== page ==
Background: The distinction between Burkitt's lymphoma and diffuse large-B-cell lymphoma is crucial because these two types of lymphoma require different treatments. We examined whether gene-expression profiling could reliably distinguish Burkitt's lymphoma from diffuse large-B-cell lymphoma.
Methods: Tumor-biopsy specimens from 303 patients with aggressive lymphomas were profiled for gene expression and were also classified according to morphology, immunohistochemistry, and detection of the t(8;14) c-myc translocation.
Results: A classifier based on gene expression correctly identified all 25 pathologically verified cases of classic Burkitt's lymphoma. Burkitt's lymphoma was readily distinguished from diffuse large-B-cell lymphoma by the high level of expression of c-myc target genes, the expression of a subgroup of germinal-center B-cell genes, and the low level of expression of major-histocompatibility-complex class I genes and nuclear factor-kappaB target genes. Eight specimens with a pathological diagnosis of diffuse large-B-cell lymphoma had the typical gene-expression profile of Burkitt's lymphoma, suggesting they represent cases of Burkitt's lymphoma that are difficult to diagnose by current methods. Among 28 of the patients with a molecular diagnosis of Burkitt's lymphoma, the overall survival was superior among those who had received intensive chemotherapy regimens instead of lower-dose regimens.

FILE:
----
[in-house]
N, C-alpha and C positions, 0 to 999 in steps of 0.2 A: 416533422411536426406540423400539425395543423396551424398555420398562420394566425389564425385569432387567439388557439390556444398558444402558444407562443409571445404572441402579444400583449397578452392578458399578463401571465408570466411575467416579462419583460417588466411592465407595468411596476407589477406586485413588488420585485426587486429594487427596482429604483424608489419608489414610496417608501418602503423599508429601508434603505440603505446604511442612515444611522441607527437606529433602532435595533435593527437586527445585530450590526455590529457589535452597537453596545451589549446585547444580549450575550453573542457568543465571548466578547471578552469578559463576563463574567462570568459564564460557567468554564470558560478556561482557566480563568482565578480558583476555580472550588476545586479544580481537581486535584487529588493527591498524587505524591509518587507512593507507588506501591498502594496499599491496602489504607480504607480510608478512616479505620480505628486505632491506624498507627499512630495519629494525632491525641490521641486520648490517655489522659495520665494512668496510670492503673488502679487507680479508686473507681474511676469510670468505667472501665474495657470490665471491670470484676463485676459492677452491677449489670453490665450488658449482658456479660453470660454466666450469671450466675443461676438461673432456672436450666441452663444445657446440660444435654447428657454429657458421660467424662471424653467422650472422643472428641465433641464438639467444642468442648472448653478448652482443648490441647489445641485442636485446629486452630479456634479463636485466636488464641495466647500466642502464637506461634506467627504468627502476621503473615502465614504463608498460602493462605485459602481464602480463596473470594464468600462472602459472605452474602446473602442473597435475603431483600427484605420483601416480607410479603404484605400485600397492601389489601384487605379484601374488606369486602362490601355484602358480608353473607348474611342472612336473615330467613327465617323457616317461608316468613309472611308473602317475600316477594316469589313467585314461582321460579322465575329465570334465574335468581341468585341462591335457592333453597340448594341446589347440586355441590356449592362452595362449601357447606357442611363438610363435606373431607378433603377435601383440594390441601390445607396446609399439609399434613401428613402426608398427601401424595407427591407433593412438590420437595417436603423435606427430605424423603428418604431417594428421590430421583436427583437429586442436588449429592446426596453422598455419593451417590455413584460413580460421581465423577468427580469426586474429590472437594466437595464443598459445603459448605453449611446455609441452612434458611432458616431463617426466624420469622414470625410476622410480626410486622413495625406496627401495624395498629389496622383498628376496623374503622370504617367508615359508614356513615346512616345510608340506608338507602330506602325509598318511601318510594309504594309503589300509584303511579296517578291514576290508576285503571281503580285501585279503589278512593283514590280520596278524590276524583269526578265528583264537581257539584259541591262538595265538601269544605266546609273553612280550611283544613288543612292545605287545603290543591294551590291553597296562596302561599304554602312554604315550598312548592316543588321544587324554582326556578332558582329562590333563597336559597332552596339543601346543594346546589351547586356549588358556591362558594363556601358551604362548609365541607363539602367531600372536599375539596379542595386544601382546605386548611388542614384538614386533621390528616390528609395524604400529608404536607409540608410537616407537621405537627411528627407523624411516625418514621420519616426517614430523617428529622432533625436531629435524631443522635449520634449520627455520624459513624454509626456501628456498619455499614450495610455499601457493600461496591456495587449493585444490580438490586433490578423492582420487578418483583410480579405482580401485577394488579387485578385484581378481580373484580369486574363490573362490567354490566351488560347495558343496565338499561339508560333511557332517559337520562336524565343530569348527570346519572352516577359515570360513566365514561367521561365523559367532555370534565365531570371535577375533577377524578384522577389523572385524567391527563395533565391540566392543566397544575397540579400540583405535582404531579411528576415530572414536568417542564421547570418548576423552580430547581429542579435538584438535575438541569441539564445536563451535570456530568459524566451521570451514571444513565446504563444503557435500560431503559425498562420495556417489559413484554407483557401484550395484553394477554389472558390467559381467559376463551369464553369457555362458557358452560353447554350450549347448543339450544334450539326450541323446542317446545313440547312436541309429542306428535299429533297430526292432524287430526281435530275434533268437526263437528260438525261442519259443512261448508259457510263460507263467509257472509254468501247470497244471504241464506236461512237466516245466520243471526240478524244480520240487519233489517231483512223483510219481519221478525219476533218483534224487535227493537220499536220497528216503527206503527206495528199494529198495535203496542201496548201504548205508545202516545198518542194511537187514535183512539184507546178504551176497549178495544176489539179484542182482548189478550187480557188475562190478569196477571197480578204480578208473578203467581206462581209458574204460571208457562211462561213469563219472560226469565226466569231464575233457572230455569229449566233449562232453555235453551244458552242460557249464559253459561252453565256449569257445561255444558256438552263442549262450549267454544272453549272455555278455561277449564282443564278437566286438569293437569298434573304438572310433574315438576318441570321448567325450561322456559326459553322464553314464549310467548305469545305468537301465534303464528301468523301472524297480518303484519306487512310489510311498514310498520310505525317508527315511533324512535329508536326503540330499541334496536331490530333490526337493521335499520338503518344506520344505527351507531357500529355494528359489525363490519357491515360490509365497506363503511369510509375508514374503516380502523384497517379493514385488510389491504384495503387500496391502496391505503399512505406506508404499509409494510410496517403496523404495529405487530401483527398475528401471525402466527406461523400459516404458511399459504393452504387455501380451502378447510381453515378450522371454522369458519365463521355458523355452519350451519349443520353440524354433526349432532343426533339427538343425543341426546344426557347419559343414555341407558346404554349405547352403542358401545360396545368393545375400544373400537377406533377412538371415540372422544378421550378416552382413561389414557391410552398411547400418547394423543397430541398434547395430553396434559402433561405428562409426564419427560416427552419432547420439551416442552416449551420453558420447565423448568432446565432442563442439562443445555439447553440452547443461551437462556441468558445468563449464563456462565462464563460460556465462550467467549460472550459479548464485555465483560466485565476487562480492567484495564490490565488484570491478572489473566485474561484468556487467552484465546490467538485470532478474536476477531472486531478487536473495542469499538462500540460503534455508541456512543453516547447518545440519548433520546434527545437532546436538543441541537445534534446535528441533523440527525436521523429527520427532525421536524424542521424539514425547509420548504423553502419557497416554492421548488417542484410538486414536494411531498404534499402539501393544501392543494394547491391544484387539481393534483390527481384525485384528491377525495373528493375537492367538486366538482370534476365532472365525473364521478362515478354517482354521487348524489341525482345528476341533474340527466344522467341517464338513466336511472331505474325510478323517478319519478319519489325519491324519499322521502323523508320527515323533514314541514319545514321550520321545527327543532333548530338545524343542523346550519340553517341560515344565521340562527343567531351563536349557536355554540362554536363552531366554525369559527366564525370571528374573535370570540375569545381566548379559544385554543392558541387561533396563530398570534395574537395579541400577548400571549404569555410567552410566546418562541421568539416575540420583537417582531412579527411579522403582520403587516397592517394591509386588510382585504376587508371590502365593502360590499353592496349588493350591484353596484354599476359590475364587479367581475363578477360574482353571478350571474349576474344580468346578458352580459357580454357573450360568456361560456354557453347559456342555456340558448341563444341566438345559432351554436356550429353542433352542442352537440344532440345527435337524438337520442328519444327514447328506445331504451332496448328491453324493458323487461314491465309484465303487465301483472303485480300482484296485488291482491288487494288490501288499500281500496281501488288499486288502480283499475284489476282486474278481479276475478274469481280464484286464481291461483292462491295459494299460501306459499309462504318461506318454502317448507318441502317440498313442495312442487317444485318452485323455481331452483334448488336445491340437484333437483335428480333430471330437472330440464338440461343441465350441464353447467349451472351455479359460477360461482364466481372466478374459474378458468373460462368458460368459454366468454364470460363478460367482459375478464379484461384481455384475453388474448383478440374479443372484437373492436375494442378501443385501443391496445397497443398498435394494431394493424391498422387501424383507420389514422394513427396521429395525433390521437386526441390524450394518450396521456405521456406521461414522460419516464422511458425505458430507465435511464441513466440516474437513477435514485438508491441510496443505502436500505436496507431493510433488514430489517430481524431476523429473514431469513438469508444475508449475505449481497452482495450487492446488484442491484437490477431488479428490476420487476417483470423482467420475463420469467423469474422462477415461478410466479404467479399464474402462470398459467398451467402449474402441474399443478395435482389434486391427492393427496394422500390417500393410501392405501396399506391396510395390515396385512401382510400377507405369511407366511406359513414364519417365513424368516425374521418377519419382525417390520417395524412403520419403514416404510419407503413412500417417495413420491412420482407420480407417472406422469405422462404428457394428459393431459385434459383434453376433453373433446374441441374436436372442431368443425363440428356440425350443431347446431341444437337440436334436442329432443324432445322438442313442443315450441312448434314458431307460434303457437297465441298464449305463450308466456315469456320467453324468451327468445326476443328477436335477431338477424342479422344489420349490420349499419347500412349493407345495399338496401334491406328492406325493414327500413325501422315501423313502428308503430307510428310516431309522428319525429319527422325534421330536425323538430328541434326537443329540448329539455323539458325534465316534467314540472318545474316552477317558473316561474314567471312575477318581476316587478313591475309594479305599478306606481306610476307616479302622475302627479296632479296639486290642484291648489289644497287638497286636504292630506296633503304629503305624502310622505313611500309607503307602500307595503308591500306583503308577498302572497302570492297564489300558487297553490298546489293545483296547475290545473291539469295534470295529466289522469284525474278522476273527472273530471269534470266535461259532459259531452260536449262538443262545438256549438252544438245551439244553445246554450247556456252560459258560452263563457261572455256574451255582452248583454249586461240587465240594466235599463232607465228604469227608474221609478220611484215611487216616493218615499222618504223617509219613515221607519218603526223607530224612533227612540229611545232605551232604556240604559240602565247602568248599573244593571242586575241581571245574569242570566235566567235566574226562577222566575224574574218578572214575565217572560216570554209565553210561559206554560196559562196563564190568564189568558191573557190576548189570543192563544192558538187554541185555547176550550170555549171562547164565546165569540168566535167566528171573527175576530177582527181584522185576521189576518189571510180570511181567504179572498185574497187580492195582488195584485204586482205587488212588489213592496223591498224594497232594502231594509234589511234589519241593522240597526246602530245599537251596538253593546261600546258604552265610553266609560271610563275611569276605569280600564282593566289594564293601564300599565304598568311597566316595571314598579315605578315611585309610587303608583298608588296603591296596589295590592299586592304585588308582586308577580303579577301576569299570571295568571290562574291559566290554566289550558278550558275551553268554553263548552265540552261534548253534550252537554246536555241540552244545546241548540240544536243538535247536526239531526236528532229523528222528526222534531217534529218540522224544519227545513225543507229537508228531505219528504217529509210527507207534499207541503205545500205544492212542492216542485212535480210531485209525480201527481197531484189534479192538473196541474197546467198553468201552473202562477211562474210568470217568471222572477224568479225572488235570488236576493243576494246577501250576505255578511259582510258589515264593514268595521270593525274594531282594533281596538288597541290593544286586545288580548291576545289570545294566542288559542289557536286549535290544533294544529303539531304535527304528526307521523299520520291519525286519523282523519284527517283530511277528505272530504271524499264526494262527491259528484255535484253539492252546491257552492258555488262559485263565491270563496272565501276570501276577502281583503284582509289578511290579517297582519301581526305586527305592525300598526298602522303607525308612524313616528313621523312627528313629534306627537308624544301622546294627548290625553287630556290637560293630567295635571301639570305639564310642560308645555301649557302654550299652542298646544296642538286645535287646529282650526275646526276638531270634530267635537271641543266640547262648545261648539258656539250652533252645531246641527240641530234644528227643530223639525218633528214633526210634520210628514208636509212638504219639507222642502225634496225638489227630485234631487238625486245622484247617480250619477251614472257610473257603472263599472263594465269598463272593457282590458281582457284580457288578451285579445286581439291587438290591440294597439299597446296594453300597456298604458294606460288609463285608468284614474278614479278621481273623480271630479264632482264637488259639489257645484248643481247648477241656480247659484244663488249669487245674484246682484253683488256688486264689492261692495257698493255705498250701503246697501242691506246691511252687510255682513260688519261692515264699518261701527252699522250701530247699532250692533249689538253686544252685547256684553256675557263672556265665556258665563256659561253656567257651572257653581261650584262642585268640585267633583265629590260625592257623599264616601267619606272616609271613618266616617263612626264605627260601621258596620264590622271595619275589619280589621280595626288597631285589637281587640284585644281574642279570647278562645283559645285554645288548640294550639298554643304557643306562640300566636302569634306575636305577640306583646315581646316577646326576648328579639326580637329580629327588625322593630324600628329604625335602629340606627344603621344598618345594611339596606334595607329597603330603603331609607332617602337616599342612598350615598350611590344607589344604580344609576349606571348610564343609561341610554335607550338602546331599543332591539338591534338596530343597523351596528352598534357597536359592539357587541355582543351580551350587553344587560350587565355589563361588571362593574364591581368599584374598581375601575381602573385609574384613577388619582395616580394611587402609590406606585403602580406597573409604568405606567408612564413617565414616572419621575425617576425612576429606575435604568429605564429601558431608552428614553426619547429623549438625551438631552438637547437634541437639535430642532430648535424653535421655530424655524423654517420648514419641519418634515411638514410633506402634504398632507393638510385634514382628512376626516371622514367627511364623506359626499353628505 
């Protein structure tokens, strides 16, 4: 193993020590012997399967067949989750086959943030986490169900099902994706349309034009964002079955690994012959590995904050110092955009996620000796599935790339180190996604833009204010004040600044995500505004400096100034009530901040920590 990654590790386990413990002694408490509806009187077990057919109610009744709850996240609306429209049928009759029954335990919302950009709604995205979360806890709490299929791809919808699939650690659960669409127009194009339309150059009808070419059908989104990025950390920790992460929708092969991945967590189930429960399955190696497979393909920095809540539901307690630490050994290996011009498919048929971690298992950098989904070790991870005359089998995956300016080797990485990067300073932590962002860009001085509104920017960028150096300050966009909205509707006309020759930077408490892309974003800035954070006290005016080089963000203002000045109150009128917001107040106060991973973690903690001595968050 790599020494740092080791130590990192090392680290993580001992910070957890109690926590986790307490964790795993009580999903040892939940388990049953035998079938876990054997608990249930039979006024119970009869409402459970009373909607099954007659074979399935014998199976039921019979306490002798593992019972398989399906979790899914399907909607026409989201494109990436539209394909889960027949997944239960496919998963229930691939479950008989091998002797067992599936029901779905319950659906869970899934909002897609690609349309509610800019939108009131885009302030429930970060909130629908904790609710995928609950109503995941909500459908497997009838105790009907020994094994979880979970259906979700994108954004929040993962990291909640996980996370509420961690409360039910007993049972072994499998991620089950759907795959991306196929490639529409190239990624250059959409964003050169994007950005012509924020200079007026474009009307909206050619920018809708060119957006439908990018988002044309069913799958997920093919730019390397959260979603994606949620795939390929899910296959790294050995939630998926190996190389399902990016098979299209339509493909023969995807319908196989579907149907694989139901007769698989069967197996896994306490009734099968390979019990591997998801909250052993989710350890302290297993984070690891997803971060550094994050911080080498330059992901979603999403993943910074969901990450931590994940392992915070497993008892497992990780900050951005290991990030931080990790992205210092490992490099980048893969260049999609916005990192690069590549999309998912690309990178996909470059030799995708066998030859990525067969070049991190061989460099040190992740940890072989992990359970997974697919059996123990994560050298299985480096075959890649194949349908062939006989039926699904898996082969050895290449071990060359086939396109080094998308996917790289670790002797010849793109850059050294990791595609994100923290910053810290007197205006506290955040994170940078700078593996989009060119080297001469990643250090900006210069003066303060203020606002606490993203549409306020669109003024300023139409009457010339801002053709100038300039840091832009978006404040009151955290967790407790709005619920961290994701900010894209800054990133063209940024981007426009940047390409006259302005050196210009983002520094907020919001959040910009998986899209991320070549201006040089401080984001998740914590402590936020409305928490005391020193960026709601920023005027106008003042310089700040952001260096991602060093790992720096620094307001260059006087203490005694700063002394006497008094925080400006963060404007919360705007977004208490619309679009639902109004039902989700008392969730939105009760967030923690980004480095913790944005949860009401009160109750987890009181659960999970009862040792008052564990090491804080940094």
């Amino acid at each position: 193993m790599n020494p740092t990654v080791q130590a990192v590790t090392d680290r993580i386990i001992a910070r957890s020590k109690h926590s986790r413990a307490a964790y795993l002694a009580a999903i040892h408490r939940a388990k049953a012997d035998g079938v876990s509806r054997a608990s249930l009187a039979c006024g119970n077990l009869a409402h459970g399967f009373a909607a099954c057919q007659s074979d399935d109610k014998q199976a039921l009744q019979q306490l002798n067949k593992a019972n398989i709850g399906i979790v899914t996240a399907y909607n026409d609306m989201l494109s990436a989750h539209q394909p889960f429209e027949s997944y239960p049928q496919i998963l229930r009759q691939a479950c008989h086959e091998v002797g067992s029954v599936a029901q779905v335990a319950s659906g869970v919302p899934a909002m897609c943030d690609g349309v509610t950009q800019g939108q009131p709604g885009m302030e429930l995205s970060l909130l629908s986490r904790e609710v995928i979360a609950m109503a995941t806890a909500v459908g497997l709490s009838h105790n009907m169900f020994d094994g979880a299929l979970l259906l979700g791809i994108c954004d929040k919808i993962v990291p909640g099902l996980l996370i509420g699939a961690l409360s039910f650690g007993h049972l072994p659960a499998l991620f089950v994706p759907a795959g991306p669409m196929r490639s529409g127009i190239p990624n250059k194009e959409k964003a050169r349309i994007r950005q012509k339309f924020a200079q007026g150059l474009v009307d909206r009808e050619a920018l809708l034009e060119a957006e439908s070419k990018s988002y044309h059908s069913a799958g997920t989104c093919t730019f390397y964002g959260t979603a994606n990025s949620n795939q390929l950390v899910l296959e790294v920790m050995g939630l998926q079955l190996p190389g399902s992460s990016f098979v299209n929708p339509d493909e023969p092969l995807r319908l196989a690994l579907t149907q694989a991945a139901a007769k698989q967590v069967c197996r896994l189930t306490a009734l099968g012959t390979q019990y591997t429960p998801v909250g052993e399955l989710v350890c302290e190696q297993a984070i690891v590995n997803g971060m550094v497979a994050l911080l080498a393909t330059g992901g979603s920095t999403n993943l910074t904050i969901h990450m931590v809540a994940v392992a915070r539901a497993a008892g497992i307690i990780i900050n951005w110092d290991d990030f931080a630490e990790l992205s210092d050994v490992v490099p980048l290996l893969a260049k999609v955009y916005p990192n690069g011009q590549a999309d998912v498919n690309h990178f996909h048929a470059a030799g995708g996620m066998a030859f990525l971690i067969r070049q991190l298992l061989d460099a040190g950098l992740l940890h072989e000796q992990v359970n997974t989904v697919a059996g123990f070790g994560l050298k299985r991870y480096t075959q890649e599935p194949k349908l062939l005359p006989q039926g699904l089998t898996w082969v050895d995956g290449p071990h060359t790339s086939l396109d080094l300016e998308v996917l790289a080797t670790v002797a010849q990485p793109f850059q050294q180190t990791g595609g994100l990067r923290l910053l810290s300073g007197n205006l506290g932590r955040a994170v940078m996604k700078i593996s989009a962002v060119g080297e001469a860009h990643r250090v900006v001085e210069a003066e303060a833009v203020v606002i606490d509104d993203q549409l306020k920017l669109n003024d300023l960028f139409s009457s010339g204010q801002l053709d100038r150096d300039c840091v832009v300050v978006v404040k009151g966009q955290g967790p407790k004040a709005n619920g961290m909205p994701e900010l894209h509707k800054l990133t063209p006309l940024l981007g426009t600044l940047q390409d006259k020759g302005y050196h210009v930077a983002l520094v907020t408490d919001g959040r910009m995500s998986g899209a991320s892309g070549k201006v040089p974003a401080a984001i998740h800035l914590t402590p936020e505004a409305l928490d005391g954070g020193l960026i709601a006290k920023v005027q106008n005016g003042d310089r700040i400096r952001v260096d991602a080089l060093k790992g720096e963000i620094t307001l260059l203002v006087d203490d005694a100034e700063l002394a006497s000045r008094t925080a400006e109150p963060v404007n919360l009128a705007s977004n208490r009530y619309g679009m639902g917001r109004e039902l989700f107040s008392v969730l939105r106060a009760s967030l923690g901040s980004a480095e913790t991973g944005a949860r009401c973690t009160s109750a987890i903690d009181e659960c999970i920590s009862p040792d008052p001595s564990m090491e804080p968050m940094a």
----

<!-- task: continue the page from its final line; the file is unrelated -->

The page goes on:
Conclusions: Gene-expression profiling is an accurate, quantitative method for distinguishing Burkitt's lymphoma from diffuse large-B-cell lymphoma.
Copyright 2006 Massachusetts Medical Society.